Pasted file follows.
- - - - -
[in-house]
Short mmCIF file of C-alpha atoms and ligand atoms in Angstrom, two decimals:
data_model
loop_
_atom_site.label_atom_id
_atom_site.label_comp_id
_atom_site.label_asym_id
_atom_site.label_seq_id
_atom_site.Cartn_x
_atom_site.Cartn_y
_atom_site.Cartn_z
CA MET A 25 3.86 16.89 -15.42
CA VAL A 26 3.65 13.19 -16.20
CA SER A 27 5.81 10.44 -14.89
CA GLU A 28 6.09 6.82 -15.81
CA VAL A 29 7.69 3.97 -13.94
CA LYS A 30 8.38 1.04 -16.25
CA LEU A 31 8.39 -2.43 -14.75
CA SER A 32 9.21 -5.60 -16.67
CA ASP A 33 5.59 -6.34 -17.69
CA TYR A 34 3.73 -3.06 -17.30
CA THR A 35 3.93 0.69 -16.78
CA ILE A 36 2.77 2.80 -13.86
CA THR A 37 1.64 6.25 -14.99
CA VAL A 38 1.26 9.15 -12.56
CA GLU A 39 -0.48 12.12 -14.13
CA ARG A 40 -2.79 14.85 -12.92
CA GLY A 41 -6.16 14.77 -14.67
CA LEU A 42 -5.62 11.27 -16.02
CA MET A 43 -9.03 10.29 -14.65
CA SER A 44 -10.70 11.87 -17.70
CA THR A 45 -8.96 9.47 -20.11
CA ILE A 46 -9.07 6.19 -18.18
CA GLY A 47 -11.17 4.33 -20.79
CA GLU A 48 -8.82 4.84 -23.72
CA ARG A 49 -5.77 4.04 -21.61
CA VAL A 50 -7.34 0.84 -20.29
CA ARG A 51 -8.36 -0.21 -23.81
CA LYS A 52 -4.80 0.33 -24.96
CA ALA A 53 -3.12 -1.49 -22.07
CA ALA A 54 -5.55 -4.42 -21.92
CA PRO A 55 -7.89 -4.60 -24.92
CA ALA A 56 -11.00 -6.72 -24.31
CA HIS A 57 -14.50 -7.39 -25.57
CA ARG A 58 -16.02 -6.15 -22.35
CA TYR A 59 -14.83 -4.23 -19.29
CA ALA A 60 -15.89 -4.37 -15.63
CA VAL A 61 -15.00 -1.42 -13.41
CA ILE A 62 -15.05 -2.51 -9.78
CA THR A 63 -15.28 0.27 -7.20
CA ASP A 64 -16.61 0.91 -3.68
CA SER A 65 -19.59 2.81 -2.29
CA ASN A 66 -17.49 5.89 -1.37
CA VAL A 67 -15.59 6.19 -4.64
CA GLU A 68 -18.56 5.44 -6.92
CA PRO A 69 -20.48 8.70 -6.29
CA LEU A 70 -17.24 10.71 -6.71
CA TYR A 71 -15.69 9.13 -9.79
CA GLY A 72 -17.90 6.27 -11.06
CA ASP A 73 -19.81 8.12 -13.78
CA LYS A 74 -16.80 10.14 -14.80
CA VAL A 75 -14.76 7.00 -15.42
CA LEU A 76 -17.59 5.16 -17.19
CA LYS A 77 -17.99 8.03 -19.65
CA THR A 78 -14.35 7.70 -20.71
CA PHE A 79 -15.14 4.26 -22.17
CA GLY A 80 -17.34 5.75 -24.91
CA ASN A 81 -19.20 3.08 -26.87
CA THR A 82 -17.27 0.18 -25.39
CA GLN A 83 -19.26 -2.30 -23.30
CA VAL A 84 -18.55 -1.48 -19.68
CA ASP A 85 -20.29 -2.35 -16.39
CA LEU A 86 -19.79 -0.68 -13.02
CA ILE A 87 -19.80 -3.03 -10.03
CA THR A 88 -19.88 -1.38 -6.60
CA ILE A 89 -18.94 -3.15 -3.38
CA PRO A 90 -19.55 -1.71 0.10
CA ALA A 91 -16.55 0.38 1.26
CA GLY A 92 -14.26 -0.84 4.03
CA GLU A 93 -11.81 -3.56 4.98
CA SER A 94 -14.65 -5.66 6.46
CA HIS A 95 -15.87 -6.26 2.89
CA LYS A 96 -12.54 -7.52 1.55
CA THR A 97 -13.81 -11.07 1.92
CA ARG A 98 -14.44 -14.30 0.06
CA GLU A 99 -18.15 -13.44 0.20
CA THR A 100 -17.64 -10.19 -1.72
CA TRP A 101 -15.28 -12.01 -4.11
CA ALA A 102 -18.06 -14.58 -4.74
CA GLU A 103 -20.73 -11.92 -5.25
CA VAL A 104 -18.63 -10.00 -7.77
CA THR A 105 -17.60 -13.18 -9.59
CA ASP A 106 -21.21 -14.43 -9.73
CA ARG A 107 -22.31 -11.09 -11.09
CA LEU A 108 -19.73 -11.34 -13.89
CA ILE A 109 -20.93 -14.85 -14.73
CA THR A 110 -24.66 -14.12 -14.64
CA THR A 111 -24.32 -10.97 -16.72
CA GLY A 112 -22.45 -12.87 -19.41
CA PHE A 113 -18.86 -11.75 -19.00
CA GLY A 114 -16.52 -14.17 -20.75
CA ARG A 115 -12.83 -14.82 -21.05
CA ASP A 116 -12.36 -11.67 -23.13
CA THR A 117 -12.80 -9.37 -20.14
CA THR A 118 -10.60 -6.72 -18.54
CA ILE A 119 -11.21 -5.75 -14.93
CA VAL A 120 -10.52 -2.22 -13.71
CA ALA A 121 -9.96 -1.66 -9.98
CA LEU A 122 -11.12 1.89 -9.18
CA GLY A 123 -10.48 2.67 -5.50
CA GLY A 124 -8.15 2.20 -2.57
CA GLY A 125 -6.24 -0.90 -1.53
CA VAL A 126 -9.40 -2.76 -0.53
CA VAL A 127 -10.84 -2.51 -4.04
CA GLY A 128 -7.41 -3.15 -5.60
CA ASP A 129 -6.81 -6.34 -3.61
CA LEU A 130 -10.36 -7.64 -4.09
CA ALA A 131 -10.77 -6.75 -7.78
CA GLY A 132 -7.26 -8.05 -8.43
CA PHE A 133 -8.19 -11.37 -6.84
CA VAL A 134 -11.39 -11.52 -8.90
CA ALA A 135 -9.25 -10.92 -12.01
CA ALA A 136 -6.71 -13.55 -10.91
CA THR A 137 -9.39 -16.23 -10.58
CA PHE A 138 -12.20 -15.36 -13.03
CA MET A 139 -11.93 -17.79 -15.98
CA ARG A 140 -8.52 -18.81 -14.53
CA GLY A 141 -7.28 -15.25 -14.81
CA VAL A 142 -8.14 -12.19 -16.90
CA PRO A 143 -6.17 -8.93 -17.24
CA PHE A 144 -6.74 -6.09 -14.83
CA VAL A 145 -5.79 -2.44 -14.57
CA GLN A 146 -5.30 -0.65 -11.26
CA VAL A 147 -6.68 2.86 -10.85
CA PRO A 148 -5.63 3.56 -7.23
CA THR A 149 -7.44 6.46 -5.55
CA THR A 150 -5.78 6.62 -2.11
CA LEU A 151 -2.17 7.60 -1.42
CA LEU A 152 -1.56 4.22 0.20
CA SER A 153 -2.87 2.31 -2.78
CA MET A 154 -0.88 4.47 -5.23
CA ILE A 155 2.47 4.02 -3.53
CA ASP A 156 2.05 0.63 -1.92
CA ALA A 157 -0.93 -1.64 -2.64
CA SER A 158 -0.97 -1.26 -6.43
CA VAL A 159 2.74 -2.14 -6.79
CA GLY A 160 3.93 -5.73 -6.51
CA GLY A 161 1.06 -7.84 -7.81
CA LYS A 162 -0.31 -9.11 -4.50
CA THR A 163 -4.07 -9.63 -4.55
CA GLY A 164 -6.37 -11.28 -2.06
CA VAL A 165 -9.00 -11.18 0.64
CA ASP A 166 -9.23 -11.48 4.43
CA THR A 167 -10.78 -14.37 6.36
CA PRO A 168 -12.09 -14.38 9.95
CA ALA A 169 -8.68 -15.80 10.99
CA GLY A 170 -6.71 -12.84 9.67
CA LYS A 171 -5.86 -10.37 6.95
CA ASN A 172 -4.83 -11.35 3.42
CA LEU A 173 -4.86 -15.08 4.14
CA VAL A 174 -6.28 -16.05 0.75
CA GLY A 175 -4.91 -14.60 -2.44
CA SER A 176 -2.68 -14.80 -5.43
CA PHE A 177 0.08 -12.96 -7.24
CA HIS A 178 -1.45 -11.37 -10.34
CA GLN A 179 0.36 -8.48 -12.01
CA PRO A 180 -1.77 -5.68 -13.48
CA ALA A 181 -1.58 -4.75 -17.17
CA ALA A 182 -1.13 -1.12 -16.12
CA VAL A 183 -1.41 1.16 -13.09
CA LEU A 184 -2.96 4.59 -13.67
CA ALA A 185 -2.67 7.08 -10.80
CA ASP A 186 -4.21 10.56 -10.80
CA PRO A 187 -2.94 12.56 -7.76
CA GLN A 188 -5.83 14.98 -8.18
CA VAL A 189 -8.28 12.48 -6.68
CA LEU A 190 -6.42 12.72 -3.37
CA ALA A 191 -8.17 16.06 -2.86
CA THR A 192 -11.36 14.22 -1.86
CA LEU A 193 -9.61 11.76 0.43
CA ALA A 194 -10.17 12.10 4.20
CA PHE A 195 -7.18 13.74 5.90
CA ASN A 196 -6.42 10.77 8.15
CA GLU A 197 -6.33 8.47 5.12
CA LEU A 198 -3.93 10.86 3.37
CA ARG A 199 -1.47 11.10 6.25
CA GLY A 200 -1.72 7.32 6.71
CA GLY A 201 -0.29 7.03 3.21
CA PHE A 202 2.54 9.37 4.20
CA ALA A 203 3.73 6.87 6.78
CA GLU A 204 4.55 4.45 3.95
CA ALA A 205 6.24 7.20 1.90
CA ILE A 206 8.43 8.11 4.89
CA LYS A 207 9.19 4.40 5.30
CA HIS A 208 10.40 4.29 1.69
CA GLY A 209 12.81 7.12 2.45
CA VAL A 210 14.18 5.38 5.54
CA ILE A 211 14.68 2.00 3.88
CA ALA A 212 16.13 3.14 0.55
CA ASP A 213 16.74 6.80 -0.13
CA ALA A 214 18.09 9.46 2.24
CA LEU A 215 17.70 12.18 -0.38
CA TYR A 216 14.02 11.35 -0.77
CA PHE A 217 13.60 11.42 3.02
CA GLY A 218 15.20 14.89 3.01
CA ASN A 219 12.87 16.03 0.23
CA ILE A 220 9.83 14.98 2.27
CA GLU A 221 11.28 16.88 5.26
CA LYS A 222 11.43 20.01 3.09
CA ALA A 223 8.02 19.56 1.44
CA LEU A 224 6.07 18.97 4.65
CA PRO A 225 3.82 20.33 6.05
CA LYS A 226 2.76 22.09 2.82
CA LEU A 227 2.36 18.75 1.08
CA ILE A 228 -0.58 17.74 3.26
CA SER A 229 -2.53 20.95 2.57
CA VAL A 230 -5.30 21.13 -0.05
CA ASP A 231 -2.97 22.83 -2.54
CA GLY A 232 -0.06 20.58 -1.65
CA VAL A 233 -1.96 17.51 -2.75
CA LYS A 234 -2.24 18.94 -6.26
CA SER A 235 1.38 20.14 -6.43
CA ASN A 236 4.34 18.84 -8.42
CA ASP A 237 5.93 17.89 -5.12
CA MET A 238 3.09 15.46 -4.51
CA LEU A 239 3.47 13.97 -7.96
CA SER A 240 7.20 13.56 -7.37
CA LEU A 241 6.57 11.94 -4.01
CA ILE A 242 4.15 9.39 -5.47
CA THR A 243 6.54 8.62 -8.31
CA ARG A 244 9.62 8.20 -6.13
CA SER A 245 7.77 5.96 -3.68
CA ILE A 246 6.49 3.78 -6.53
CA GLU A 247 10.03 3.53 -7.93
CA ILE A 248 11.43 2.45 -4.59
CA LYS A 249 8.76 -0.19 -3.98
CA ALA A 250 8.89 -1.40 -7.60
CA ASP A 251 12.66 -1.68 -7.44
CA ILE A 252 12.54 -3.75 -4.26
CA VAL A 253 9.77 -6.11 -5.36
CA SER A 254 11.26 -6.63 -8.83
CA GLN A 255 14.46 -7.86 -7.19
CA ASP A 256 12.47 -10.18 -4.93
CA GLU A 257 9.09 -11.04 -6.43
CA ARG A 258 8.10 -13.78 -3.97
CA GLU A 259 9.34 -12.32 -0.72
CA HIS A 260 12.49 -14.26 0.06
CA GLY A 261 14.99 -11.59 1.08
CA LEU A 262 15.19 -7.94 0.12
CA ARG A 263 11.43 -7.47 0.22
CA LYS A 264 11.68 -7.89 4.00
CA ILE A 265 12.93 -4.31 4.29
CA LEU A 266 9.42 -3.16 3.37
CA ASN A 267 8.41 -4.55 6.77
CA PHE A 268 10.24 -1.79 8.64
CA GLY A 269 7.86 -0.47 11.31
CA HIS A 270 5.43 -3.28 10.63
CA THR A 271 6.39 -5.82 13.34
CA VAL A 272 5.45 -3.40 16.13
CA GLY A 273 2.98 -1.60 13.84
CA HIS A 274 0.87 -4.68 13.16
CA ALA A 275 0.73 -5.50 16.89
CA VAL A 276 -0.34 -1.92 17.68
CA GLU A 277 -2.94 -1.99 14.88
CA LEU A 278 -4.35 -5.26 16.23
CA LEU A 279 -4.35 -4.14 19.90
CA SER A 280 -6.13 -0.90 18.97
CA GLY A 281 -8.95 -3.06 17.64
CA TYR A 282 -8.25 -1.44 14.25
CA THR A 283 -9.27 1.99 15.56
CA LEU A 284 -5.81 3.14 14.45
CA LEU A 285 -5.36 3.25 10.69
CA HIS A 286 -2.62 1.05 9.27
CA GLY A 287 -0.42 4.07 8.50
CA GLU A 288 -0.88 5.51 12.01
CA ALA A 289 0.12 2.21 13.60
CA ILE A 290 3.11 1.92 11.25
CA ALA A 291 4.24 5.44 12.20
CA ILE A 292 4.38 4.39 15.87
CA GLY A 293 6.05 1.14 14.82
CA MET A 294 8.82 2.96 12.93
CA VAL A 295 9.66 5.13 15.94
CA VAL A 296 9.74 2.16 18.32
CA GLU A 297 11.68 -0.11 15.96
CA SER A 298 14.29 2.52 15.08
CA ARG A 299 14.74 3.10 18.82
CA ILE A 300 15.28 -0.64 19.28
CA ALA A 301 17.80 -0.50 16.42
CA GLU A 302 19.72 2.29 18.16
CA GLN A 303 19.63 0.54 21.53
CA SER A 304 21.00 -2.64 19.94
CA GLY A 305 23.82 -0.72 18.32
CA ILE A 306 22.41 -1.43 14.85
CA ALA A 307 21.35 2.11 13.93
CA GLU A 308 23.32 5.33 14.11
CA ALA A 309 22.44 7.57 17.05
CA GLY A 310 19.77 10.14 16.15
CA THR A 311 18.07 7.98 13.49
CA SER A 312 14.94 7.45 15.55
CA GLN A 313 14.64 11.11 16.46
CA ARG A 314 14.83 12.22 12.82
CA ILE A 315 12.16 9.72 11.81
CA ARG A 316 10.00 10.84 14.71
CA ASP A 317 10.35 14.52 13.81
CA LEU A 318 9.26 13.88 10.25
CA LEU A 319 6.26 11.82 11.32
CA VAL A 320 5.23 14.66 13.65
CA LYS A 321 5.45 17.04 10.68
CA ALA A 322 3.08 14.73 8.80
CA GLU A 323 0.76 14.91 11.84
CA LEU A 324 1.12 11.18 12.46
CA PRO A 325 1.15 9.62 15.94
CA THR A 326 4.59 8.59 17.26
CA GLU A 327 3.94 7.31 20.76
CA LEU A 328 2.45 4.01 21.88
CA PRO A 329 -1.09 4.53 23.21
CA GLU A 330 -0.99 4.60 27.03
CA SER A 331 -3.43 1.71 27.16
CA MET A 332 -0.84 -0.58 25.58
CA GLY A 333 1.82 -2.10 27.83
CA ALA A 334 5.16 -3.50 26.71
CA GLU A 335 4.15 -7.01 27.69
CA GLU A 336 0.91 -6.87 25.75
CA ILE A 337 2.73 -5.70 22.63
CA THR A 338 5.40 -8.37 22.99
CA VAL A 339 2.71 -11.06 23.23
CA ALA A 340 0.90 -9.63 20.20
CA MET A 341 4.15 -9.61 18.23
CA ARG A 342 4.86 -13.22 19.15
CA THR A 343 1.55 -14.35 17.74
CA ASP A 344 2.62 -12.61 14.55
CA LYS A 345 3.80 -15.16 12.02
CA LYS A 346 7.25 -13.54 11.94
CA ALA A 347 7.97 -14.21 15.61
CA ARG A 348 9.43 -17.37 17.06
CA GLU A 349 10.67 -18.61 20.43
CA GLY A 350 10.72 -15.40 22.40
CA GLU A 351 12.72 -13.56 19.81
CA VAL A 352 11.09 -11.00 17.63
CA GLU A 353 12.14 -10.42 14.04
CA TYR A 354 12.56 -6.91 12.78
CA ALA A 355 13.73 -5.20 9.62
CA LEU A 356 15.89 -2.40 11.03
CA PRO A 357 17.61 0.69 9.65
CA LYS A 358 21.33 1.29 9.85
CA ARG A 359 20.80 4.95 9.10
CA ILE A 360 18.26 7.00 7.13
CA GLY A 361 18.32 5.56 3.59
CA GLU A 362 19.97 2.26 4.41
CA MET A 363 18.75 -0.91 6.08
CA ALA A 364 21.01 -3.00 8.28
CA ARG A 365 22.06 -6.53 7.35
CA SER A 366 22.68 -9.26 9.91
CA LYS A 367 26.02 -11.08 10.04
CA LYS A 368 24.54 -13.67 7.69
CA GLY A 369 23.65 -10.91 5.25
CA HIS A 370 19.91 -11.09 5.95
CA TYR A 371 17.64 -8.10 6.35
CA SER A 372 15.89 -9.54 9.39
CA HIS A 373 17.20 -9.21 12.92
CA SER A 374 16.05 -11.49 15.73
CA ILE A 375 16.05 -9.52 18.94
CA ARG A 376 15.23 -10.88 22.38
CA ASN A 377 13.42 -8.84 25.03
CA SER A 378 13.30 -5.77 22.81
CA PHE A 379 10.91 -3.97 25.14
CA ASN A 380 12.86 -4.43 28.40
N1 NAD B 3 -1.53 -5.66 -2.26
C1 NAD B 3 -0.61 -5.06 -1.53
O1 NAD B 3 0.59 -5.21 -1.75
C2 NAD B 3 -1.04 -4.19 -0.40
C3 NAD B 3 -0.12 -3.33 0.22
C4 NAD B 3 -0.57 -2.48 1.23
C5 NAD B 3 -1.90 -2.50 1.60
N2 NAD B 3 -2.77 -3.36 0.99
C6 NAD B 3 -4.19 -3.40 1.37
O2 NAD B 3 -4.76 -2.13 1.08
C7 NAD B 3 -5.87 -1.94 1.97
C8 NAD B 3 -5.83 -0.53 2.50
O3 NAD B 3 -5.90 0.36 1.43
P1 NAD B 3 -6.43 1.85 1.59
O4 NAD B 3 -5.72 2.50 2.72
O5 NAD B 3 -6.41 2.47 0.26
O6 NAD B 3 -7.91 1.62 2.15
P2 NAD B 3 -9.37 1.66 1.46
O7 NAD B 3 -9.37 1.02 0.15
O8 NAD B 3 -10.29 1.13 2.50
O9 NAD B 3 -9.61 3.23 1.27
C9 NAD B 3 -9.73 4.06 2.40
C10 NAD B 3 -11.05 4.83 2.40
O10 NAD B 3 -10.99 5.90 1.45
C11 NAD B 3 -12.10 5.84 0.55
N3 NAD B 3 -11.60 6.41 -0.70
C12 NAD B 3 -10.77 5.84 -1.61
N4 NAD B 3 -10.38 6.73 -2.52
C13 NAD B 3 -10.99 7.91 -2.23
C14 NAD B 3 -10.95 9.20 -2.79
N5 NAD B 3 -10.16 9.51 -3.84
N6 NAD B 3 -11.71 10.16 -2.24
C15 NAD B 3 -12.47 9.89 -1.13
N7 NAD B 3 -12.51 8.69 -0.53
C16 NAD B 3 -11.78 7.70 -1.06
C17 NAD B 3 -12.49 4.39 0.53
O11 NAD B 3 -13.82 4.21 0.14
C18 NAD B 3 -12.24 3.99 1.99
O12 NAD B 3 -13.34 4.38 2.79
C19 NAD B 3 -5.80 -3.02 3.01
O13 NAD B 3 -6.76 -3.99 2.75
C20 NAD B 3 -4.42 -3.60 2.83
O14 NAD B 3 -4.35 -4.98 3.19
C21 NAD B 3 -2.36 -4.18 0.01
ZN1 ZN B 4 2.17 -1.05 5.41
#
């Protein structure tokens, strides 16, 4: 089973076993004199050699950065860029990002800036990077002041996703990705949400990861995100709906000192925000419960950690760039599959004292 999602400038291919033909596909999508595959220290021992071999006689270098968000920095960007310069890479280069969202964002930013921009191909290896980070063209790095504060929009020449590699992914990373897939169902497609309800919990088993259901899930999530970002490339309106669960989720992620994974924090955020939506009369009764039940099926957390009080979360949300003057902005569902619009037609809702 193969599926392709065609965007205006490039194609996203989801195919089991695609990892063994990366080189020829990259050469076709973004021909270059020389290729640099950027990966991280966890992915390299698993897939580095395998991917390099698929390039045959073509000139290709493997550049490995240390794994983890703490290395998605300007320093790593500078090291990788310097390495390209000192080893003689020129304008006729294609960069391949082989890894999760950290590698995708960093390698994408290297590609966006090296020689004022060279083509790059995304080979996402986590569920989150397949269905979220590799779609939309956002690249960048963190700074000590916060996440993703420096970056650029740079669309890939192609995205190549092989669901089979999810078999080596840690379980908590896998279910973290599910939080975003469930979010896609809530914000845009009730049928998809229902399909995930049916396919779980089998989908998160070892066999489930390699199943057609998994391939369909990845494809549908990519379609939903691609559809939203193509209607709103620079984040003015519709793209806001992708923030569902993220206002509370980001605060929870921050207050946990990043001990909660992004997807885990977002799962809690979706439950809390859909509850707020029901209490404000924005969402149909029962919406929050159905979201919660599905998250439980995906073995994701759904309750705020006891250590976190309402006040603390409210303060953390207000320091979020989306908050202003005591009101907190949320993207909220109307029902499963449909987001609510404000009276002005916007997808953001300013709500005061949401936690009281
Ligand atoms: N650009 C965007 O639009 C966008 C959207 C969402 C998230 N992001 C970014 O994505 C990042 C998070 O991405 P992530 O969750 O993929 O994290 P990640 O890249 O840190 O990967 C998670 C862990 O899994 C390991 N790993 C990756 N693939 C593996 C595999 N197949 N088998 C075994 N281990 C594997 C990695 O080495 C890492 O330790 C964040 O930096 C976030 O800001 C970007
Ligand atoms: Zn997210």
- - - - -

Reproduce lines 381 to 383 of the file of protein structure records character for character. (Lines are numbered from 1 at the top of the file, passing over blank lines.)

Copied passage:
P1 NAD B 3 -6.43 1.85 1.59
O4 NAD B 3 -5.72 2.50 2.72
O5 NAD B 3 -6.41 2.47 0.26